After living in Beijing for a year and a half, I've nearly forgotten what it feels like to be a celebrity. Since residing in a district of Beijing that includes some of China's best and most popular univerisites, the area near my home is densely packed with foreigners. Most native Beijingers don't give us "laowei" (slightly deragatory Chinese word often used to describe foreigners like myself) a second glance. Besides the occasional migrant worker, me and my fellow laowei don't get much attention. But this in not the case in most parts of China where it is not uncommon to be gawked at, photographed, and even followed. Call it a curse or call it a huge burst to the self-esteem (I'm still trying to decide), it happens constantly. It helps having a big (we're talking in relative terms here) and stong Chinese man at my side. This usually prevents any annoying or rude remarks, but when I'm on my own I'm left to my own defenses.
Currently I am not alone, but with my big, strong Chinese man. We are away from Beijing and in southern China, awaiting the approval of his visa which will allow him to travel to America. Being here is almost like being in another country. The language is different (Cantonese rather than standard Mandarin), the food is different (sweet and light vs. Beijing's salty and greasy eats), and the people even look and are shaped different. In fact, this is a great area of the world for those who are vertical challenged. Standing at a mere 5'4" I am taller than nearly everyone, men included. The only downfall is I have a good 50 pounds on the majority of people down here. My big butt alone is probably getting loads of attention. Luckily I can't understand a word of Cantonese, so I can't hear what anyone is saying about me and my behind. But they are definitely looking, that I know for sure.
A classic case of my celebrity status occured tonight. We went rollerskating (haven't done that since 6th grade Special Event) at the local rink. This was one happening place-9pm on a Tuesday night and it was packed with teens. . .and then there was us. As I sat down to put on my skates I couldn't help but notice a young girl staring at me and waving vigurously as she walked by. It was one of those awkward let-me-look-around-to-see-if-she-is-actually-waving-at-me moments. With no other potential targets within close range it was clear that she was waving at me. She was so intensely focused in her wave that she ran into a guy and nearly fell down. A minute later she walked past again and continued to wave. I couldn't help but think: Wow, I am really special.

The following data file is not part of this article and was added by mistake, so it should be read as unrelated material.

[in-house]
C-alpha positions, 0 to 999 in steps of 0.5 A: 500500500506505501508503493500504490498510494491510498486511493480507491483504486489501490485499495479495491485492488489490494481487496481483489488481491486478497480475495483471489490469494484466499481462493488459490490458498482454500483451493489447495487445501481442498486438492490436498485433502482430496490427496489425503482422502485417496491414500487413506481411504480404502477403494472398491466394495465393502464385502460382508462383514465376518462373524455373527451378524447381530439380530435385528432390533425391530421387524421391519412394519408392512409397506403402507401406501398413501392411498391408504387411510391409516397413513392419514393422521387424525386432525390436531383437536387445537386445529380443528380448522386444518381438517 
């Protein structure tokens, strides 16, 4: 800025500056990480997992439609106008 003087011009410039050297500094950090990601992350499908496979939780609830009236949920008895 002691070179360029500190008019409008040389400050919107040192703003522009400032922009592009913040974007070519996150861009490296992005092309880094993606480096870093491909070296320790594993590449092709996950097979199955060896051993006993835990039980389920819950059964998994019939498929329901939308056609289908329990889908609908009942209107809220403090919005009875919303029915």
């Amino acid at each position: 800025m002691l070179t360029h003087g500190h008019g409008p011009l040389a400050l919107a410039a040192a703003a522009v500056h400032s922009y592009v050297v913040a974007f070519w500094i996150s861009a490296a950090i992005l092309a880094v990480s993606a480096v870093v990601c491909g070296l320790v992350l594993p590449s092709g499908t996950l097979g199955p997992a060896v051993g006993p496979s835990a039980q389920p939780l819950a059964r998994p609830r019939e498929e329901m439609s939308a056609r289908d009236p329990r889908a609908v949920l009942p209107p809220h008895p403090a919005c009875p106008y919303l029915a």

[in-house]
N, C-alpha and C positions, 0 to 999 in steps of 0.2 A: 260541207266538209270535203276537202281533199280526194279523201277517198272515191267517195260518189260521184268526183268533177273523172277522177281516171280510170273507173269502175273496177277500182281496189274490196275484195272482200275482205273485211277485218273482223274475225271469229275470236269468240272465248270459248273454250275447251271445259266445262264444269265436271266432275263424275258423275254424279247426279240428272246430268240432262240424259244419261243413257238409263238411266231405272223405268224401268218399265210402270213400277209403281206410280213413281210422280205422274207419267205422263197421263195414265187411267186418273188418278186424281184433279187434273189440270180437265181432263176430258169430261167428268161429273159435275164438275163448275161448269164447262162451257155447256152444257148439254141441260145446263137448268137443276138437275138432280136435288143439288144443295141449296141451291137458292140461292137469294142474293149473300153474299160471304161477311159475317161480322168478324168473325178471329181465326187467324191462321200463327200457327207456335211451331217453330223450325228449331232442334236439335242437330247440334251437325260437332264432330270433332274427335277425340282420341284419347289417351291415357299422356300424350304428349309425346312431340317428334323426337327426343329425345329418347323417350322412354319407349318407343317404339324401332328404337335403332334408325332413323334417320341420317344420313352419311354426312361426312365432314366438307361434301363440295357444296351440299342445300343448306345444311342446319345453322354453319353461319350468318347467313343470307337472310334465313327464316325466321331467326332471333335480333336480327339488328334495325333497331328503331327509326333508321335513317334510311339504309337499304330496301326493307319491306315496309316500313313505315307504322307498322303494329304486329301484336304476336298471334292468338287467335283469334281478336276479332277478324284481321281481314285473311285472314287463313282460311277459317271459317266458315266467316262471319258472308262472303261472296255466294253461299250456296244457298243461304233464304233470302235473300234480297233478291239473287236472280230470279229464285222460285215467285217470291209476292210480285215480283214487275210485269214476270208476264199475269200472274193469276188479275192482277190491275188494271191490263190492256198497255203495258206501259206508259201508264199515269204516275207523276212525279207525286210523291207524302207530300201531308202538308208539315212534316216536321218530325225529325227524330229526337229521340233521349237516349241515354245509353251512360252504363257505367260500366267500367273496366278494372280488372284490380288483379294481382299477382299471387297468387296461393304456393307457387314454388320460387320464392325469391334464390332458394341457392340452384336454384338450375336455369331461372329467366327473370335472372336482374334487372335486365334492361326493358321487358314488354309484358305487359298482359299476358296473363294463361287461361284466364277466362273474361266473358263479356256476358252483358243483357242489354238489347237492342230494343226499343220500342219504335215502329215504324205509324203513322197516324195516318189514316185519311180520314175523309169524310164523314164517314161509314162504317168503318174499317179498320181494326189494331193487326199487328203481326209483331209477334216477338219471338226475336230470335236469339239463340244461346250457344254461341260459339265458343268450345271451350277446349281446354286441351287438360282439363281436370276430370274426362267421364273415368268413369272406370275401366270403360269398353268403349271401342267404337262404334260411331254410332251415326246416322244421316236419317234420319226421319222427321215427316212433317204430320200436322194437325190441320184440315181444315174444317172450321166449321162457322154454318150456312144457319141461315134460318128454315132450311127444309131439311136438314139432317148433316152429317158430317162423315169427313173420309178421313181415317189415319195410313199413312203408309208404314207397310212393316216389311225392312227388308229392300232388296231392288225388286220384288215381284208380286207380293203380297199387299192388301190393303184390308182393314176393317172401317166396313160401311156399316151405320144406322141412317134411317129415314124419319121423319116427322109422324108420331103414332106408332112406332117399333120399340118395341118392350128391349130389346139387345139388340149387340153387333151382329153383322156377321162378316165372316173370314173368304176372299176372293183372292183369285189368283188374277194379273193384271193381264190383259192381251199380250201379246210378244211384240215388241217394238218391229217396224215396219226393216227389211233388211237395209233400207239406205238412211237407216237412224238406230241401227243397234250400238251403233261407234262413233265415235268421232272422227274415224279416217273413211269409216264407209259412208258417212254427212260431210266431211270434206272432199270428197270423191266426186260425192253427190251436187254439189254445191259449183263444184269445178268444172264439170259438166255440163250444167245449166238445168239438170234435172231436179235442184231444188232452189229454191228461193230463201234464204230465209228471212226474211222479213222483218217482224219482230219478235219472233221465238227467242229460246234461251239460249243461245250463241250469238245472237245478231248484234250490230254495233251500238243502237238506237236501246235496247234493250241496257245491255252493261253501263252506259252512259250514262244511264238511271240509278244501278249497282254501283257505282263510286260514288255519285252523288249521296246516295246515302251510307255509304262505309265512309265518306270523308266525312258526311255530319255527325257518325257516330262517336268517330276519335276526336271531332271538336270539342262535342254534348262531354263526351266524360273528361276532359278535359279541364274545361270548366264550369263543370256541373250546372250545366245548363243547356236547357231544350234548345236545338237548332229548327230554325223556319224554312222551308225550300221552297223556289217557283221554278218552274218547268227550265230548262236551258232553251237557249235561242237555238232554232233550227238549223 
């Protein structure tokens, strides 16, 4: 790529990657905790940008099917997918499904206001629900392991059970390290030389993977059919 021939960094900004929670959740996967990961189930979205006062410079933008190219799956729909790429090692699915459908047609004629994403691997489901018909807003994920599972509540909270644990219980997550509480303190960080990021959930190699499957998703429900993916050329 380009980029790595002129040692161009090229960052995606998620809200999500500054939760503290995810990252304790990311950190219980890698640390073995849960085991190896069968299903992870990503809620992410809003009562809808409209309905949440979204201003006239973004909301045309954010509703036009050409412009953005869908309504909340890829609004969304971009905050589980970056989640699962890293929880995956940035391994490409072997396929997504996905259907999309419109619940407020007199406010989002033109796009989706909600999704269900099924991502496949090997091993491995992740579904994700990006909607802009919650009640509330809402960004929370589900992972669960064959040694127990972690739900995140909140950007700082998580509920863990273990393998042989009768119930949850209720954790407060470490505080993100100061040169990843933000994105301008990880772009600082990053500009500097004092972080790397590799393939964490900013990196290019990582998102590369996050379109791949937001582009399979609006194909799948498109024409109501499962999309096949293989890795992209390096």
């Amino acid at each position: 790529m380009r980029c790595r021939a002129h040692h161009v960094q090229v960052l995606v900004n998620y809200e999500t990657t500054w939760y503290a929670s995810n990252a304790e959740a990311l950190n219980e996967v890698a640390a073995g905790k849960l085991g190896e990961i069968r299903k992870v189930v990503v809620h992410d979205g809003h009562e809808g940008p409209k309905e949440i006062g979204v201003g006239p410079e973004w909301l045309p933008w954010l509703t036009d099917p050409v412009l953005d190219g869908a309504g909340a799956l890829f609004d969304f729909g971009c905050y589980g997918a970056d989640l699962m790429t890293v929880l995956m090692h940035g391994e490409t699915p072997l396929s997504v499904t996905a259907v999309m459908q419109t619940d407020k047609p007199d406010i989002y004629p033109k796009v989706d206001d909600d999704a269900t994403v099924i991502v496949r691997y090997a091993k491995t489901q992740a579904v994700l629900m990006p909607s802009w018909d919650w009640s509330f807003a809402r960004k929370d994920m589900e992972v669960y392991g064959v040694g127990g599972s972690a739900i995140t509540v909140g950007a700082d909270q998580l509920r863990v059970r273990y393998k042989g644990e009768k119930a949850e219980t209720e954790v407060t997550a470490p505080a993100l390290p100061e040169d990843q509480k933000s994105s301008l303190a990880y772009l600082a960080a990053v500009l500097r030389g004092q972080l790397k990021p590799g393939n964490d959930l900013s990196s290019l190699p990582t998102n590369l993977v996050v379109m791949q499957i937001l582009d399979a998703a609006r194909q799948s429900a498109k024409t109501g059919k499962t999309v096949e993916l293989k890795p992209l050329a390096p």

It was then time to try out my rollerskating skills. It's been 12 years, but it's definitely like riding a bike. A skill that you never quite lose, but then again it was never a skill that I mastered in the first place. As I wobbled to the rink I could feel the teenage boys eyes baring into me. I got the usual chorus of snide "hello's." This is a time when I would prefer people weren't staring at me. It really puts the pressure on and I said a little prayer that I wouldn't fall flat on my ass. I also noticed, that on top of being the only foreigner in the place, I was also wearing the most scandelous attire. My built-in-bra tank top was alone in a place filled with young girls conservatively dressed in short sleeved tops and school uniforms. Hmm.
I showed no fear, however, and got out there and skated. The sad truth is, it's just not that exciting anymore. It's pretty lame. It turns out things have changed since sixth grade. Although I was rather bored, I did manage to put some excitement into the life of one high school girl. While taking a break at the side of the rink, I felt her looking at me. I knew it was coming. . .I always do. She was trying to work up the nerve to talk to me. A real, live foreigner in her presence. She knew she had to seize this rare opportunity to practice her English. And she did. I admire her for this. In a country where saving face means everything, it takes a lot of guts to talk to a stranger in a language that one only has ever heard in movies and in the classroom.
But her English was bad. Really bad. We tried to speak in standard Chinese, but her pronounciation was incomprehensible to me. That left only one option-rollerskating. She grabbed my hand (hand holding was everywhere at the rink, even guys were holding hands) and off we went. When we finished skating she asked for my number and asked me to promise to never forget her. A priceless moment, but one I've strangely experienced many times. I will surely miss this place when I return to America. I will also miss my celebrity status.